I even saw you kiss him at one point, for Heaven’s sake. The guy was completely taken aback.  By this point, you had become a laughing stock among he and his friends. Once you turned your back to him, he made a show of wiping the kiss off of his face and laughing with the guys about it.  I don’t know how else to tell you this, other than to just come out and say it…

You made an absolute fool of yourself.

Now, why have you stayed on my mind?  Why have I thought of you almost daily since that night?  Why did your embarrassing scenario strike such a chord with me?

Oh, I know why.

Lord, honey, I’ve been there.  I’ve soooo been there.

Now, granted, I’ve never planted a kiss on a stranger at a bar, per se.  And I suppose I’ve never exactly thrown myself at a guy I barely know. But you know what I have done?

Stayed somewhere I wasn’t wanted.

I have hung around in relationships way past their expiration date.  And why?  Because I was idiot.  Like you.  (No offense.)  I thought if I just tried a little harder, maybe he’d finally see me.  You know?  If I just did this a little better, or that a little better, maybe then he’d finally realize I was worthy of his attention. Of his affection.  But you know what?

It never worked.  Not once.

I wonder what happened when you got home.  Did you cry? Did you wonder what you did wrong?  Did you wonder what’s wrong with you?  Oh yeah, been there.  I’ve looked at myself in the mirror with such confusion and hatred before that it was scary. I’ve picked myself apart…my fuzzy curly hair, my flawed complexion, my crooked teeth. I’ve yelled at myself for being too outspoken, too demanding, too talkative.  Too this.  Too that.  I’ve been more mean to me than anyone else ever has.  And why did I do that?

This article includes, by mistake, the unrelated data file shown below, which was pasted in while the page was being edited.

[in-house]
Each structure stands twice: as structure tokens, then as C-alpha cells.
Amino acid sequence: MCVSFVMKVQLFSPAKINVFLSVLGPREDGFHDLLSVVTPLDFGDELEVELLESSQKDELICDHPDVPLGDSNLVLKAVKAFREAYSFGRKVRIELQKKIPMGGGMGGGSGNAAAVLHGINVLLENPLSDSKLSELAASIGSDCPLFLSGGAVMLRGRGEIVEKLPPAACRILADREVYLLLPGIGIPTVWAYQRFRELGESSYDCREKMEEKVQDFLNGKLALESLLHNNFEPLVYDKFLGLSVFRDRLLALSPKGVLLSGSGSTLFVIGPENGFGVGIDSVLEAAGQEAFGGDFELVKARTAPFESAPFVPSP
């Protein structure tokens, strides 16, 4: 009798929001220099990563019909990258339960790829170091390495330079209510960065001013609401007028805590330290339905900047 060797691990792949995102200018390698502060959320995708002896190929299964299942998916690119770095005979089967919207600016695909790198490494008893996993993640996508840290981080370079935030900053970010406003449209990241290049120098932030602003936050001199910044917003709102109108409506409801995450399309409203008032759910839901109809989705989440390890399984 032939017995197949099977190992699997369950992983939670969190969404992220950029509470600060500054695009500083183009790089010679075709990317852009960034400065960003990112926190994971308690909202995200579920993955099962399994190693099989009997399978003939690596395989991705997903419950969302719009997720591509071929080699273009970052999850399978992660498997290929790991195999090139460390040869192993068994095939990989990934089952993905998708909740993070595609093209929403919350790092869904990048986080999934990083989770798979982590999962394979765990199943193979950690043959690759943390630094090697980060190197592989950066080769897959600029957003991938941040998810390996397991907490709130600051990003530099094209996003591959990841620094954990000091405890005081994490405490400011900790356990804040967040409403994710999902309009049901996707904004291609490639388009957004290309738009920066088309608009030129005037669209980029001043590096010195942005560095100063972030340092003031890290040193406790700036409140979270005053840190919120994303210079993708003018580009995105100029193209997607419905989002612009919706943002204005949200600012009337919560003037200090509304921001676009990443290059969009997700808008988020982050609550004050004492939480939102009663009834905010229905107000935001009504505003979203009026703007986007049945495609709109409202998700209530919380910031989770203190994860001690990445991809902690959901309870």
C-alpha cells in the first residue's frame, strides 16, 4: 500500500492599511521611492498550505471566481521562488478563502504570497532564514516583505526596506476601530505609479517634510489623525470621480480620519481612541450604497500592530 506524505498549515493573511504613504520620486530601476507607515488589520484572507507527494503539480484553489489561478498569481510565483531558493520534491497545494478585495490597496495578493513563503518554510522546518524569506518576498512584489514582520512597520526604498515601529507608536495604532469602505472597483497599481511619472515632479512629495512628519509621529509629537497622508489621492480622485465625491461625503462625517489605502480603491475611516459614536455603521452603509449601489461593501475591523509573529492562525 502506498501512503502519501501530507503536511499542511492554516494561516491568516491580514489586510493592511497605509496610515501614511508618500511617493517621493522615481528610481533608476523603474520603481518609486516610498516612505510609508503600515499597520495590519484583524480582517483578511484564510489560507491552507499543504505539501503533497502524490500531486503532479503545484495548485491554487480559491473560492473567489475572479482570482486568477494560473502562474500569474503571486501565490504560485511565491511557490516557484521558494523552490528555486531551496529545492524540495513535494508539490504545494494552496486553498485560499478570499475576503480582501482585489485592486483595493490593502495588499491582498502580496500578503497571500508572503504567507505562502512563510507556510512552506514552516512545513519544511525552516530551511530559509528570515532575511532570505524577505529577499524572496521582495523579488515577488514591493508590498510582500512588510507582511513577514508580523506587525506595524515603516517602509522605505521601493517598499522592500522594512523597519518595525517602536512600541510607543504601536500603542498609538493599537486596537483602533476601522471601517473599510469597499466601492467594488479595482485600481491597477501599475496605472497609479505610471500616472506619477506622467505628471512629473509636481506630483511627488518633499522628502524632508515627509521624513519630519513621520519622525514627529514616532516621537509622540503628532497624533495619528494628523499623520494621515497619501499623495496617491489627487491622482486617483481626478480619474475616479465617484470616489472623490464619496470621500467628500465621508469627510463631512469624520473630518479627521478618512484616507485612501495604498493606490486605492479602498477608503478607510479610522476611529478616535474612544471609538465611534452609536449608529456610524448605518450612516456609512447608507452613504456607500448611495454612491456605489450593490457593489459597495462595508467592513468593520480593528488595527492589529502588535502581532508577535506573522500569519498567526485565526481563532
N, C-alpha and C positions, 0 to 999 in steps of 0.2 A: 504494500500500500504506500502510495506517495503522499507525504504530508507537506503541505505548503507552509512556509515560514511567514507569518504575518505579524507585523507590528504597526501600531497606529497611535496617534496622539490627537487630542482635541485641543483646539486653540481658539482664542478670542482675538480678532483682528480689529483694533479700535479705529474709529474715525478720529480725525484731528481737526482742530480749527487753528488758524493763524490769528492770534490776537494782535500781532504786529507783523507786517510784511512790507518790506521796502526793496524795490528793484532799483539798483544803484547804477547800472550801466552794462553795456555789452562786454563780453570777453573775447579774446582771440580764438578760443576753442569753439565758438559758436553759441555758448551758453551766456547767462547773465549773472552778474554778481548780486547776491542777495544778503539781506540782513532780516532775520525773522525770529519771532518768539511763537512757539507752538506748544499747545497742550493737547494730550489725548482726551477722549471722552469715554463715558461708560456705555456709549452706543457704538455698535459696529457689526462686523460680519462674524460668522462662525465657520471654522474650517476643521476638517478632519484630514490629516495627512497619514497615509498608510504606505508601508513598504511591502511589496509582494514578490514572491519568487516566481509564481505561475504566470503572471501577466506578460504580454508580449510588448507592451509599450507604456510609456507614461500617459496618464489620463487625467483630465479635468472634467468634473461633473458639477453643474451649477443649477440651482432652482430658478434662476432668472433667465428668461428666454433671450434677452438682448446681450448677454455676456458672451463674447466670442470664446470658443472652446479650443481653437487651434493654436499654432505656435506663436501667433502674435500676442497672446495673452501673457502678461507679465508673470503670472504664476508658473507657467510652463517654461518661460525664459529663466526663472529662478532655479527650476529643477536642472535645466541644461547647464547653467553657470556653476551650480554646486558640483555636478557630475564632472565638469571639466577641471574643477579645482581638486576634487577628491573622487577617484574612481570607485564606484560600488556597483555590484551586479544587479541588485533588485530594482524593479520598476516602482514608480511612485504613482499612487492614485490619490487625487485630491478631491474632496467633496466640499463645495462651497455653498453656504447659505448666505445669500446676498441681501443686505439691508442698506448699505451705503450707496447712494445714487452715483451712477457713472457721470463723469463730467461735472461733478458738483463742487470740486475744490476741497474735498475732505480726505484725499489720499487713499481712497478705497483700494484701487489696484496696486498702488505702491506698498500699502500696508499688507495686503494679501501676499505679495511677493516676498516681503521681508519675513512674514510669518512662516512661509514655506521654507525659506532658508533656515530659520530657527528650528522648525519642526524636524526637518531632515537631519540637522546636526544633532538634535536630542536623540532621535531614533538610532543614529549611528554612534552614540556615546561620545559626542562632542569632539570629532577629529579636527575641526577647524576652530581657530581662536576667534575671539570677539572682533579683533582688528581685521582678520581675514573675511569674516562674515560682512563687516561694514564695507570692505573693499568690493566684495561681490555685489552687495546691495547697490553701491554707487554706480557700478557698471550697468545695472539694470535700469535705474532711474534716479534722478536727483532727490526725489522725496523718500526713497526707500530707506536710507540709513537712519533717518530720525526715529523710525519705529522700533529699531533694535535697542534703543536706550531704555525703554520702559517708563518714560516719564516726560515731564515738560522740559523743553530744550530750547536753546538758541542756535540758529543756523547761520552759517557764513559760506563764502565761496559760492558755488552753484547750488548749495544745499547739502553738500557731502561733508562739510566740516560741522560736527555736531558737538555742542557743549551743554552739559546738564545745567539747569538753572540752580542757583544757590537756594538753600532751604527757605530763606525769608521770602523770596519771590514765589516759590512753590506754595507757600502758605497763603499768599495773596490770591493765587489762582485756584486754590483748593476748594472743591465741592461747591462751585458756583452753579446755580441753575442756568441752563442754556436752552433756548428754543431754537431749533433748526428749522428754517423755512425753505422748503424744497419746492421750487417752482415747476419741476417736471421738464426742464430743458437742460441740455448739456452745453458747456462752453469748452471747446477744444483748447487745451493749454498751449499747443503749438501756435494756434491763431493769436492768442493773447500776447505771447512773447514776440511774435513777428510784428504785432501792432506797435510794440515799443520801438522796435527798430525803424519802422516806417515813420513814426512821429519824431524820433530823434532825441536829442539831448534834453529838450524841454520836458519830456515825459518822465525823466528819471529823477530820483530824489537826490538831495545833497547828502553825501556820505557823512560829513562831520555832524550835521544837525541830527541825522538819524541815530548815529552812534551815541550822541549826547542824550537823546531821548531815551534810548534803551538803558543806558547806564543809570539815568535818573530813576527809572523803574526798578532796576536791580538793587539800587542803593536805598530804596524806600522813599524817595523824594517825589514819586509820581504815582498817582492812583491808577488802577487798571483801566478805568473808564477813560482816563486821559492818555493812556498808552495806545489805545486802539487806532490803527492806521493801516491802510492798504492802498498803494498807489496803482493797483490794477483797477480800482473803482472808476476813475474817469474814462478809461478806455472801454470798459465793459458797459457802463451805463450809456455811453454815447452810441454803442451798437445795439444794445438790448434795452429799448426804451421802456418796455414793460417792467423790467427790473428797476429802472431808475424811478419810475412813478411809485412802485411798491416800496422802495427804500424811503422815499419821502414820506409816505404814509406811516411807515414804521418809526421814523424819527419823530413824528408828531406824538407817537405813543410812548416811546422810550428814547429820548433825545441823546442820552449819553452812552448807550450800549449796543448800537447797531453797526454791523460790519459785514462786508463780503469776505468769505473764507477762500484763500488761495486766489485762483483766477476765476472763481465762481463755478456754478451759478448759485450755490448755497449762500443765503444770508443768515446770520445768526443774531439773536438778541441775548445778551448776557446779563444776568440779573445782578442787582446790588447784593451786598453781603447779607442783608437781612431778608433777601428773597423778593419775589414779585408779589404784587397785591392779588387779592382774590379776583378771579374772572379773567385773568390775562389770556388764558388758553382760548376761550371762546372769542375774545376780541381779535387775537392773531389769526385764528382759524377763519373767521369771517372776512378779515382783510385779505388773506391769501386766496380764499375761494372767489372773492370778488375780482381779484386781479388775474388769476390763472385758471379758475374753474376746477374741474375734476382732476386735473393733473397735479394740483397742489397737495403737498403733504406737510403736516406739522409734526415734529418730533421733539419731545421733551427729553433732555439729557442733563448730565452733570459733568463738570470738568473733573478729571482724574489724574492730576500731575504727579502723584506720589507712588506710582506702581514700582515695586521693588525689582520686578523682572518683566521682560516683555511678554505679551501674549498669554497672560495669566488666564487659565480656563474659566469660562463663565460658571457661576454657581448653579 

Because some guy didn’t like me.

Some stupid, inconsequential guy.  I let a stranger’s value of me replace my own value of myself.  I adopted their view of me and replaced it for my own.

What an idiot I was.  What an idiot you are.

Anyway.  I know you won’t see this.  I know you don’t remember me.  But again, I just wanted to let you know that you’re on my mind.  I wanted to let you know that for a moment, our lives crossed, and I saw myself in your defeat.  You reminded me of how I never want to feel again. You reminded me of how ridiculous it is to place my worth in someone else’s hands.

You reminded me that when I’m loved, I’ll know it.  I won’t have to chase it.  It will chase me.

And better yet, you reminded me that the real love I should be worried about – is the love I have for myself.

Thank you for crossing my path.  I hope you learn to love yourself one day too.

Love,

One Who Gets It

[P.S.  You are waaaaay too good for that guy.  He was a dork.]

***

“When your self-worth goes up, your net worth goes up with it.”
– Mark Victor Hansen

Flower Garden Theory

heartgarden

Flower Garden Theory

Our hearts are flower gardens.
Each morning we arise and tend to them –
Water
Soil
Fertilizer
…and out we step into the world.
People pass by.
Hurriedly, we share our garden with pride
“Look!
Isn’t it beautiful?
Here, take a flower for a while!
Just bring it back, ok?”

And what happens?

Some bring the flowers back
Beautiful and bright as ever
Well–tended
Sometimes in even better shape than before
We put them back in their rightful place –
The garden is as perfect as ever.

But sometimes.

Some bring the flowers back…not so beautiful
They haven’t taken care of them at all
They are wilted
Withered
Thirsty
We put them back in as best we can
But they no longer belong.
They are changed.

And sometimes still.

Some don’t bring the flowers back at all.
They didn’t realize they weren’t theirs to keep
They have cast them aside
Forgotten
(Or maybe they are thieves)
The garden now has an empty spot.

Our hearts are flower gardens.
Each morning we arise and tend to them –
Water
Soil
We make adjustments.
We remove the dead flowers from yesterday
(They didn’t make it through the night)
We adjust the borders to fill in the empty spots
Our garden is smaller
But still beautiful
…and out we step into the world.
People pass by.
We share our garden with pride
(Perhaps a little less pride than yesterday, however)
“Look!
Isn’t it beautiful?
Here, take a flower for a while!
Just bring it back, ok?”

The cycle repeats.

Our hearts are flower gardens.
Each morning we arise and tend to them –
Water
Soil
We make further adjustments.
We remove more dead flowers
Adjust the borders for even more empty spots.
Our garden is smaller
But still beautiful
(Sort of)
…and out we step into the world.
People pass by.
We start to share our garden…
But the pride has decreased
(Is it worth showing anymore?
Can they be trusted?)